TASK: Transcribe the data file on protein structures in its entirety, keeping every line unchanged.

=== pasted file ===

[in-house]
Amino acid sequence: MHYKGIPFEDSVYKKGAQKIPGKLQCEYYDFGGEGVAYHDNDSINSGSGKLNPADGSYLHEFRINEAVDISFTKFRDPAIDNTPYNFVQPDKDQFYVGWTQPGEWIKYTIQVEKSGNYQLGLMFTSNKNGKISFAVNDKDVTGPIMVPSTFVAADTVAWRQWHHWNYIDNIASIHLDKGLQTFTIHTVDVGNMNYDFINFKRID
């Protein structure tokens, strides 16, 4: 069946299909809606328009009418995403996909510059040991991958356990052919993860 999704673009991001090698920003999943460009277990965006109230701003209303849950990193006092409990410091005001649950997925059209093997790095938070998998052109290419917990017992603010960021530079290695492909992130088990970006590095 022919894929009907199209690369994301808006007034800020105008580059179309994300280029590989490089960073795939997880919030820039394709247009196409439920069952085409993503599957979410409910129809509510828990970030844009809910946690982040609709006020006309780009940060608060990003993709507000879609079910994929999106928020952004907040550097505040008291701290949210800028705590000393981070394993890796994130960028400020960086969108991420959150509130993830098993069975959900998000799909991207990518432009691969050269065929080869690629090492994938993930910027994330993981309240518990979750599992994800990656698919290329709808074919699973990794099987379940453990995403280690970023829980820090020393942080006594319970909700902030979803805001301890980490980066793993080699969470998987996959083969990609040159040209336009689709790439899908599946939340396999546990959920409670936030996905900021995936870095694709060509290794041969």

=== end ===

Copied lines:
[in-house]
Amino acid sequence: MHYKGIPFEDSVYKKGAQKIPGKLQCEYYDFGGEGVAYHDNDSINSGSGKLNPADGSYLHEFRINEAVDISFTKFRDPAIDNTPYNFVQPDKDQFYVGWTQPGEWIKYTIQVEKSGNYQLGLMFTSNKNGKISFAVNDKDVTGPIMVPSTFVAADTVAWRQWHHWNYIDNIASIHLDKGLQTFTIHTVDVGNMNYDFINFKRID
């Protein structure tokens, strides 16, 4: 069946299909809606328009009418995403996909510059040991991958356990052919993860 999704673009991001090698920003999943460009277990965006109230701003209303849950990193006092409990410091005001649950997925059209093997790095938070998998052109290419917990017992603010960021530079290695492909992130088990970006590095 022919894929009907199209690369994301808006007034800020105008580059179309994300280029590989490089960073795939997880919030820039394709247009196409439920069952085409993503599957979410409910129809509510828990970030844009809910946690982040609709006020006309780009940060608060990003993709507000879609079910994929999106928020952004907040550097505040008291701290949210800028705590000393981070394993890796994130960028400020960086969108991420959150509130993830098993069975959900998000799909991207990518432009691969050269065929080869690629090492994938993930910027994330993981309240518990979750599992994800990656698919290329709808074919699973990794099987379940453990995403280690970023829980820090020393942080006594319970909700902030979803805001301890980490980066793993080699969470998987996959083969990609040159040209336009689709790439899908599946939340396999546990959920409670936030996905900021995936870095694709060509290794041969």